Open boat capsize recovery demos

Discussion in 'Stability' started by Richard Woods, Aug 31, 2016.

  1. Richard Woods
    Joined: Jun 2006
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    Richard Woods Woods Designs

    I have been asked to give some capsize recovery talks and demos at this years Port Townsend Wooden Boat Festival which runs Sept 9-11

    The first demo is at noon on Saturday and starts with me giving a 1/2hr talk onboard the old ferry "Victoria 5" on the theory of capsize recovery with videos (some are quite scary!) and photos explaining various techniques used on boats from Optimists to 23ft heavy open boats. Then Jamie Orr and Ben Fuller will be capsizing and then righting Jamie's 20ft Bolger designed Chebacco. Pumped out courtesy of the Maritime Center, so there may be time for one of you to do a capsize recovery as well.

    Then on the Sunday I am doing a 'walk through" of the potentially capsizable open boats checking them out and suggesting any necessary modifications to make the boats safer. That is something I did a few years ago at Sail Oklahoma and proved very useful

    So we hope to see some of you on the 10th. More here https://2016wbf.sched.org/event/7i5z...capsizing-demo

    and there is now a list of boats on display at the festival here http://nwmaritime.org/2016-wooden-bo...ccepted-boats/

    You will see that I am exhibiting both my 10ft 2 sheet ply Duo dinghy and also my 14ft Zeta trimaran, no Skoota 28 powercat this year - it's in Florida - so I will be in front of the Maritime Center if you want to discuss the demos.

    Richard Woods of Woods Designs

    www.sailingcatamarans.com
     
  2. Ike
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    Ike Senior Member

    Hope to see you there (if I can get my butt out of bed early enough to make the 2 hour drive to Port Townsend)
     
  3. Richard Woods
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    Richard Woods Woods Designs

    I am from the UK. Ben is flying over from Maine and Jamie is sailing down from Canada. All just to put on the demos for you....So see you in the front row!

    RW
     
  4. ondarvr
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    ondarvr Senior Member

    I may show up, sounds like a good time, and great information to be shared.
     
  5. Richard Woods
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    Richard Woods Woods Designs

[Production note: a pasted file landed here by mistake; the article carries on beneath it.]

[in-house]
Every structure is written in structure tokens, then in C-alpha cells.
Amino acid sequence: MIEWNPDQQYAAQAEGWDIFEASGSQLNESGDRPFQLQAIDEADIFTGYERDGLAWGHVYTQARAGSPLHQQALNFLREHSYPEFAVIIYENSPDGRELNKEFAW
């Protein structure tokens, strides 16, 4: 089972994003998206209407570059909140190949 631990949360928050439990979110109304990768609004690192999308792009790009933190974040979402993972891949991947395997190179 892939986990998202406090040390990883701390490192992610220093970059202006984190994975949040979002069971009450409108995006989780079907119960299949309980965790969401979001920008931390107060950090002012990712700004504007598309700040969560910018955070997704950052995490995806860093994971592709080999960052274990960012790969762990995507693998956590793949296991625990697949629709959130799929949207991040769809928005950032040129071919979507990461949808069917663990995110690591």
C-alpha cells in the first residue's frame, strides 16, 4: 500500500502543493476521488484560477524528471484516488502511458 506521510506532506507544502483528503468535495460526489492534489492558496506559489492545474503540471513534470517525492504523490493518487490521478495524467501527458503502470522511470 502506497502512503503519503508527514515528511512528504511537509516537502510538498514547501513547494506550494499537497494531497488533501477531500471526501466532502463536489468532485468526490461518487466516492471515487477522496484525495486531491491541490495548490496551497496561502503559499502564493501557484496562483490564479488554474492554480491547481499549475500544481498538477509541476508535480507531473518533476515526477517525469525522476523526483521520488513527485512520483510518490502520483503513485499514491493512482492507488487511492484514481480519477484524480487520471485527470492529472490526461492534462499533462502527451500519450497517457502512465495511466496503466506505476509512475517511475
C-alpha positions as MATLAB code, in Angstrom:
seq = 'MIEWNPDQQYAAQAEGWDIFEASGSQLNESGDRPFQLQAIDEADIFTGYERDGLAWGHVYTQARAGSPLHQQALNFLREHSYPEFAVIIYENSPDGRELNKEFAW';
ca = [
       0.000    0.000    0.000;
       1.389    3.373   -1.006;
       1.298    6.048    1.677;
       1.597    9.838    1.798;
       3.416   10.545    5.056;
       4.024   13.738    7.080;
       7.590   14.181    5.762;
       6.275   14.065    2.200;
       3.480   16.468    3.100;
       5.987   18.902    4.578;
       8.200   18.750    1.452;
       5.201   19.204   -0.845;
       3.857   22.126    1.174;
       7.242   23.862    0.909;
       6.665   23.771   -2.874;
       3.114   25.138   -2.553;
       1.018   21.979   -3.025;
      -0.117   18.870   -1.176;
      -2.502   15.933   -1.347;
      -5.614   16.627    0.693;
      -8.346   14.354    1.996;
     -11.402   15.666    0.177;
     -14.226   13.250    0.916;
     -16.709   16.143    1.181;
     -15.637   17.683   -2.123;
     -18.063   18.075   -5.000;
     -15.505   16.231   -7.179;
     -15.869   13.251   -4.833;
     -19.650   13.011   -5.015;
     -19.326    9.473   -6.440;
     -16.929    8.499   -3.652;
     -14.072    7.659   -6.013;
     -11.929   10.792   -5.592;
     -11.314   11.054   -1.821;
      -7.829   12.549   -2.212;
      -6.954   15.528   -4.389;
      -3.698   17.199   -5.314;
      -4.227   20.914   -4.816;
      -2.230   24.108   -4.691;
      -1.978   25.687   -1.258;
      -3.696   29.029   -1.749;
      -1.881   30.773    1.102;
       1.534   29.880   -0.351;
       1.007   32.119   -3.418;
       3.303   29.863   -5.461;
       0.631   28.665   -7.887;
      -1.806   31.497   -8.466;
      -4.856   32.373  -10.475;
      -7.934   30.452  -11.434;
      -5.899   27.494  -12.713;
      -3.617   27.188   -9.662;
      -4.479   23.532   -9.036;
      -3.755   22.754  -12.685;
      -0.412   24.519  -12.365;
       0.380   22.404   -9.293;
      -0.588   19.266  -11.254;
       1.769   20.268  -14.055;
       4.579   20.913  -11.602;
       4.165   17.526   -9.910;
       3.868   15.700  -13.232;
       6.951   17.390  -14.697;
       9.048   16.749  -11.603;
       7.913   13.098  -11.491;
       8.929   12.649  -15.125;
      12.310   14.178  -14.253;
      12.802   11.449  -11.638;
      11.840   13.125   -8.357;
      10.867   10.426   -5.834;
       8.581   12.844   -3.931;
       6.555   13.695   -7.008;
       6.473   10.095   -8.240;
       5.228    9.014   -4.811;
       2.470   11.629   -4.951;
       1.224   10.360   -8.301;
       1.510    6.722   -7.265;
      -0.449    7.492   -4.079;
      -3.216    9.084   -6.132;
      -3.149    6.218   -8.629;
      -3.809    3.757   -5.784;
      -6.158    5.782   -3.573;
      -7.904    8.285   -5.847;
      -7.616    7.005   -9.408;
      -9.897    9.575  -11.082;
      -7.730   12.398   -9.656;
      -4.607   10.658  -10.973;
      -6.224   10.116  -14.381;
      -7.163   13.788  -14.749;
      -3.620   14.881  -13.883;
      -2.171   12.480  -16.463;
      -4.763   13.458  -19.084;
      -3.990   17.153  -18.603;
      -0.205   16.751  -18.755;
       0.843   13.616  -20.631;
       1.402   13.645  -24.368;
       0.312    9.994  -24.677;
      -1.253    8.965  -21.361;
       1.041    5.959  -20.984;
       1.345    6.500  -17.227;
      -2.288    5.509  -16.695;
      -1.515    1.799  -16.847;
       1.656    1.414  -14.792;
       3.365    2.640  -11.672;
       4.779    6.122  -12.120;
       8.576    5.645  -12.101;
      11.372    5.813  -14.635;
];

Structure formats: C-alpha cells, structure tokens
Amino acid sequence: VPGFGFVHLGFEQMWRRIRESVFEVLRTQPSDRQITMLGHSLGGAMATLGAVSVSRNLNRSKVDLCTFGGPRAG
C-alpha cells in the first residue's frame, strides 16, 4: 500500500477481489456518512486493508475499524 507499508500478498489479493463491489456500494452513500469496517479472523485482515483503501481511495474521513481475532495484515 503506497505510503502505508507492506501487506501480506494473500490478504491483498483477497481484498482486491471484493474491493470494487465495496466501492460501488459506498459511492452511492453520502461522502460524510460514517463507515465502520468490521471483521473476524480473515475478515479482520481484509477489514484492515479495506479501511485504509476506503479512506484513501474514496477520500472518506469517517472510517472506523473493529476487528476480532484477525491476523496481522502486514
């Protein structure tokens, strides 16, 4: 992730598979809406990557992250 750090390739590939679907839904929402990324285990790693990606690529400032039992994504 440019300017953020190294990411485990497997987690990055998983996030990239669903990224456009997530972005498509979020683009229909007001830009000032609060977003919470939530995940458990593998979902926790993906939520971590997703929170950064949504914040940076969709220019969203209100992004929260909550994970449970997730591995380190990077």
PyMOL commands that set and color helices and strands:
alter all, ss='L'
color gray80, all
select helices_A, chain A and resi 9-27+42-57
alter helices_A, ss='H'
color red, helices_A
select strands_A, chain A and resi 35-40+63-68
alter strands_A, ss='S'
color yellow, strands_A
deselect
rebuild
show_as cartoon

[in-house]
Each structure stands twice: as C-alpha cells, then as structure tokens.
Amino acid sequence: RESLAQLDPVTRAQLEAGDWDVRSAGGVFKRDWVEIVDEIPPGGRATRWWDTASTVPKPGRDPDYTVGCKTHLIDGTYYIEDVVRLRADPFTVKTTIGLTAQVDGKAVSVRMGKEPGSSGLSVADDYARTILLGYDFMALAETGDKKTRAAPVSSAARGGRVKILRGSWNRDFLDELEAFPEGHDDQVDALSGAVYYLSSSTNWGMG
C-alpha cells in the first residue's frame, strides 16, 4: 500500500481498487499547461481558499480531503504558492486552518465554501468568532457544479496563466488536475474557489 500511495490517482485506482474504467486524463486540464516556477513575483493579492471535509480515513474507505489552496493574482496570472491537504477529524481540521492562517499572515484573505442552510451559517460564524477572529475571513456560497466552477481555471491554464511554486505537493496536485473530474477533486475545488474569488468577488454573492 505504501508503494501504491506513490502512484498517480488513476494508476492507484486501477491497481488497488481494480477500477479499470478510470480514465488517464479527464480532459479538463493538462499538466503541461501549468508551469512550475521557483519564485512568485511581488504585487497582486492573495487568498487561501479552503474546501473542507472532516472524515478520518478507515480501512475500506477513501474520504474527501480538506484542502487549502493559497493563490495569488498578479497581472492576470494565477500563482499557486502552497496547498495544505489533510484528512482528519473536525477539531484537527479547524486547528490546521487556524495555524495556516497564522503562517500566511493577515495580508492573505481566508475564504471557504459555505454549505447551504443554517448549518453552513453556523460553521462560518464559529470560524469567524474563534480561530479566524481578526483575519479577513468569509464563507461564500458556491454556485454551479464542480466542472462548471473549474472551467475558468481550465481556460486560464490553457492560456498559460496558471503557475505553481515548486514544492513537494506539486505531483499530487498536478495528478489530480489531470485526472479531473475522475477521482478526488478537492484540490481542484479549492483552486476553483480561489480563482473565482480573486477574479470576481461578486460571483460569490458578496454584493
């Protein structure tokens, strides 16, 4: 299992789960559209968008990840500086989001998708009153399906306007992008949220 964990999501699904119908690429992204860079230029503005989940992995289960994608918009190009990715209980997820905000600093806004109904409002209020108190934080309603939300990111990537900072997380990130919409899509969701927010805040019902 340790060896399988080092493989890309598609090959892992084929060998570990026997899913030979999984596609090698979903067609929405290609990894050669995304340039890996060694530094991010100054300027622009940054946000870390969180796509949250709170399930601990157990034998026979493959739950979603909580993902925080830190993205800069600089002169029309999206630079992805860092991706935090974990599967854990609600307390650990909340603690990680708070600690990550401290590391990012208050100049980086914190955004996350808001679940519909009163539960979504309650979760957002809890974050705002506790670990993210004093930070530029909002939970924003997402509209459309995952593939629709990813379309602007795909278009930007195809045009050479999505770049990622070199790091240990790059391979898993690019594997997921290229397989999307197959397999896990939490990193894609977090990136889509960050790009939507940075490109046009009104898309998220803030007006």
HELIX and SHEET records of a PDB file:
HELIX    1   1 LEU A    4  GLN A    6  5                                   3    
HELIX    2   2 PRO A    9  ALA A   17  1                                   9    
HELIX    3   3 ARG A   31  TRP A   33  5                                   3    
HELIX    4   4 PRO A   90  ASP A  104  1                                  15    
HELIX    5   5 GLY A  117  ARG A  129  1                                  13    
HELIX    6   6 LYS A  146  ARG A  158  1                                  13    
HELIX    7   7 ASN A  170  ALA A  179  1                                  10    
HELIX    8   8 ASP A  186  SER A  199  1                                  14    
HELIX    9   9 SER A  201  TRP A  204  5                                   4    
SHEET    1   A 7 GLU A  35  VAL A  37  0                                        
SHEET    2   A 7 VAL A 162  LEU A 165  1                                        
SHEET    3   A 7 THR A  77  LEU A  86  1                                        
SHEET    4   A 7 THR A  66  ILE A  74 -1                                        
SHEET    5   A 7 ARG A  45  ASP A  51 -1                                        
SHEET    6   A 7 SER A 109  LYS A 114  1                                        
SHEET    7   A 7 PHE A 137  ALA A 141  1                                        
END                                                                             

Excellent, hope to see you. Looks like it will be good weather for the festival

    RW
     
  6. Ike
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    Ike Senior Member

    Just so you know Richard, the only reason I ever miss a Woodenboat Festival is if I am too sick to go (2015), or some family obligation that I can't get out of (2008). My comment about getting out of bed was meant to be funny.
     
  7. Richard Woods
    Joined: Jun 2006
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    Richard Woods Woods Designs

    my apologies. I have no sense of humour when it comes to stability

    RW
     
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  8. Petros
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    Petros Senior Member

    I hope to see you there on Saturday Richard. That will be the only day I can attend this year, thought I will be in the area on Friday, we may not make it to the show.
     
  9. hoytedow
    Joined: Sep 2009
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    hoytedow Wood Butcher

    I commend you for presenting it.

    For those of us who cannot attend, if you would post some of the training video material on this thread it would surely be appreciated.
     
  10. Richard Woods
    Joined: Jun 2006
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    Richard Woods Woods Designs

    I hope to get some video and I will have my talk online next week

    One of the photos I am using in my introduction talk to the capsize recovery demo is the Guillemot seen in the Small Boats Monthly heading sequence (although the open "Viking" style boat would have done almost as well, neither crew wear PFDs and the boat has no built in buoyancy.) See here

    http://www.woodenboat.com/

    It's a scary photo of a dangerous boat. No buoyancy at all, the crew doesn't appear to be wearing a lifejacket. "Ah!" you say, "it won't capsize so what are you worrying about?"